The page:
One of the advantages of the current invention is the applicability in various systems. The additives described in this invention can be used in the latex preparation, in the paint preparation as thickener, and as post additive after complete paint is prepared. Also, combinations of the use are possible. One advantage of this invention is in creating excellent stability of the binder articles in the system (either during latex manufacturing, or as post stabilizer), most probably due to a very good adsorption on the latex. This is one of the major advantages over the use of regular surfactants that tend to desorb whenever this is more energetically more favorable.

The stabilizers of the present invention may be used as surfactants, dispersants, encapsulants, stabilizers for emulsion polymerization and of alkyd emulsions as well as other dispersions.

The aqueous compositions are typically formulated with other components to impart desired properties on the product in use as well as the final product. These additional components may be selected from the group consisting of pigments, fillers, thickeners, biocides, mildewcides, surfactants, dispersants and defoamers.

DEFINITIONS

“Open Time”: the length of time a coating remains wet enough to allow for brushing in at the laps, synonymous to Wet Edge time.

“Wet edge”: the edge of a wet painted area which remains workable.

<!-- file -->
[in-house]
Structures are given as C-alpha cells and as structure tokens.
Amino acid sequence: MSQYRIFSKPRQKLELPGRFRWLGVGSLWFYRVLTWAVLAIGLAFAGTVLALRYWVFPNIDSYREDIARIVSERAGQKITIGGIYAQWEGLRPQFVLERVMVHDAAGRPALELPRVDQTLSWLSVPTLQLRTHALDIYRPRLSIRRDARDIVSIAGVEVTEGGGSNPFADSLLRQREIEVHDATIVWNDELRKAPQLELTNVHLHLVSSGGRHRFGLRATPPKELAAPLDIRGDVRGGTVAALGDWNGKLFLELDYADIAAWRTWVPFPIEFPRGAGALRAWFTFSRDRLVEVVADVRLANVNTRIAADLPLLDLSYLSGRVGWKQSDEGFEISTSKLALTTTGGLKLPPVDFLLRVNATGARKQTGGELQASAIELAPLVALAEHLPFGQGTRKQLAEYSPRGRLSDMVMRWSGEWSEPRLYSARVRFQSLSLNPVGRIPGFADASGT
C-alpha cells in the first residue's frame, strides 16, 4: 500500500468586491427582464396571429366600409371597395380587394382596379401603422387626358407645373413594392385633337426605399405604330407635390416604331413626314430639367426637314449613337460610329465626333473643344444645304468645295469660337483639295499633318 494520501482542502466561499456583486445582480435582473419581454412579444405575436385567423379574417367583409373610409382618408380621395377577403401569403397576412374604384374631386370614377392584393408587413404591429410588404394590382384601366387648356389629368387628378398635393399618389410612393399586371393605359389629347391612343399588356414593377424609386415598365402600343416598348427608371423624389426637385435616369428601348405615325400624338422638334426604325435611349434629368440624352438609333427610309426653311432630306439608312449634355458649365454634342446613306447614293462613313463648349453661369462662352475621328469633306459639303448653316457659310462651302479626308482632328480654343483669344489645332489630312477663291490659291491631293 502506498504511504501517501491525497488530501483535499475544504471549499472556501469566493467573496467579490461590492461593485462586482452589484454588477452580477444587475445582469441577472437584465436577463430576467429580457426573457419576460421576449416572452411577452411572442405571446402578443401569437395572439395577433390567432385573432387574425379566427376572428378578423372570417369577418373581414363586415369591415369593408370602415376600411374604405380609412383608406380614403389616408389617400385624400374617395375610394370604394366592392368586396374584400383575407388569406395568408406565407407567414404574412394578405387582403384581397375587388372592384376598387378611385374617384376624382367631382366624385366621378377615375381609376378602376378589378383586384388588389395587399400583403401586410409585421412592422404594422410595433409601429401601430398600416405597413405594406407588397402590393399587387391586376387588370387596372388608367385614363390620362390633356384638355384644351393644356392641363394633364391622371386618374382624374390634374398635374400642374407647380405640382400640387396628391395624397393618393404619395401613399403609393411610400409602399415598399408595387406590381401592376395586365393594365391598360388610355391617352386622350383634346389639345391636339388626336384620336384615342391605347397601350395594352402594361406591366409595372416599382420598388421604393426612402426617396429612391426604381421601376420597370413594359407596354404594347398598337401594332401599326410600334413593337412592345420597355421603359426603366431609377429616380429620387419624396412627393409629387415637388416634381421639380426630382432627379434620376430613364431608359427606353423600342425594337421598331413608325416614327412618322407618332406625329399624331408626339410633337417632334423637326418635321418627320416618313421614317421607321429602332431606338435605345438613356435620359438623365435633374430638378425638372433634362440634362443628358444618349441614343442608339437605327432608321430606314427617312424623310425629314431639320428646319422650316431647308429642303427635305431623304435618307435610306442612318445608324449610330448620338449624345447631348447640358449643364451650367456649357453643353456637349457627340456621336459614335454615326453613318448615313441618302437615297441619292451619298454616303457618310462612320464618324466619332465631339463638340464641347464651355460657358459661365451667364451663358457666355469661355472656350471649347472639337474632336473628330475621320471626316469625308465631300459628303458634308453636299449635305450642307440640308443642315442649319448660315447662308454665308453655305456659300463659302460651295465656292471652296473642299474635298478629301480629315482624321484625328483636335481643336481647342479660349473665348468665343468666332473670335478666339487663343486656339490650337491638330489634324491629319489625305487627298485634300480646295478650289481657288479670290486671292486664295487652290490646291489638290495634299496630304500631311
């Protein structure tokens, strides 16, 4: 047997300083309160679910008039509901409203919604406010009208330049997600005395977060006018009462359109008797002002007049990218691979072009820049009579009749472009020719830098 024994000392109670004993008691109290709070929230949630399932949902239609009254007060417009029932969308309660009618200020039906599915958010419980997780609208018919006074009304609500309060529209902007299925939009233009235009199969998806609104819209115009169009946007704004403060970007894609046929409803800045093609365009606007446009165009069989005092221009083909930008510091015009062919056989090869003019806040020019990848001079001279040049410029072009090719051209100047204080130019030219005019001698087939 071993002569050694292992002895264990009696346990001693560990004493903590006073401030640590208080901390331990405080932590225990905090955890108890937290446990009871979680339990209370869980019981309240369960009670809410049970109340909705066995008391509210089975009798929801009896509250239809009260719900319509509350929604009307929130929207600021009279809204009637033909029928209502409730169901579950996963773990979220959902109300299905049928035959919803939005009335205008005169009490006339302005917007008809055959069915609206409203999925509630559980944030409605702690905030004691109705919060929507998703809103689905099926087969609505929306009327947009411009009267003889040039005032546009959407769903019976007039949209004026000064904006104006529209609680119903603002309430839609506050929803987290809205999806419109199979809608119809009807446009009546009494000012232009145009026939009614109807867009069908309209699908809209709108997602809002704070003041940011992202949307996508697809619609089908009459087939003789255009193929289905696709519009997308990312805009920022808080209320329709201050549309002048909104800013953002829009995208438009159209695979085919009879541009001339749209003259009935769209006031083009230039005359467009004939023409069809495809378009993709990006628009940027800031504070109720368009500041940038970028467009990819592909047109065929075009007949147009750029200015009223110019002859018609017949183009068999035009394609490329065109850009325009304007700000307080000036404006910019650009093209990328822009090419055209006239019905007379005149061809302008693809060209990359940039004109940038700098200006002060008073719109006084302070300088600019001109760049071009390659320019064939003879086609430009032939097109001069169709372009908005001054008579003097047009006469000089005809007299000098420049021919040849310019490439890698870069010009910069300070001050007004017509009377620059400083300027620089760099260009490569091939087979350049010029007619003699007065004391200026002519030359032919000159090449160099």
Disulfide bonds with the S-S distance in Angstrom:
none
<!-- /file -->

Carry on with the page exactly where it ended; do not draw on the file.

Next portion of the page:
The examples are merely set forth for illustrative purposes, but it is to be understood that other modifications of the present invention can be made by skilled artisans in the related industry without departing from the spirit and scope of the invention. The parts and percentages used in the examples being by weight unless otherwise indicated.

Examples 1, 2, 3, 4 and 5 are presented to describe the synthesis routes for preparing the stabilizers of the present invention.

Example 1

As shown, the stabilizer is of the AB type, where the composition of the B was polyethylene oxide, A was polyphenoxy glycidyl ether an the stabilizer was produced according to the below Scheme 1.

A mixture of PEG-Monomethyl (Mw=5 K, 41.5 g), NaOH (0.7 g) was heated to 80° C. for 1 hour, methylphenyl glycidyl ether (7.0 g) was added. The mixture was heated at 120° C. for 8 hours. The product was dissolved in toluene (200 mL) and precipitated in hexane (600 mL) giving a solid (45 g) after washing and drying. It was designated 1A.

Similarly, another composition of polyphenyl glycidyl ether comb with PEG-O-Me was made from PEG-O-Me (60 g), NaOH (1 g) and phenyl glycidyl ether (12.5 g). The product was designated as 1B.

In the above experiments, the comb material was made from a mono-functional PEG oligomer. It is also convenient to make this mono functional oligomer through a hydrolysable multi-functional oligomer. The hydrolysable linkage could be an acid-sensitive connective groups, such as acetal, ester, or a base sensitive connective groups, such as carbonate, ester, or amide.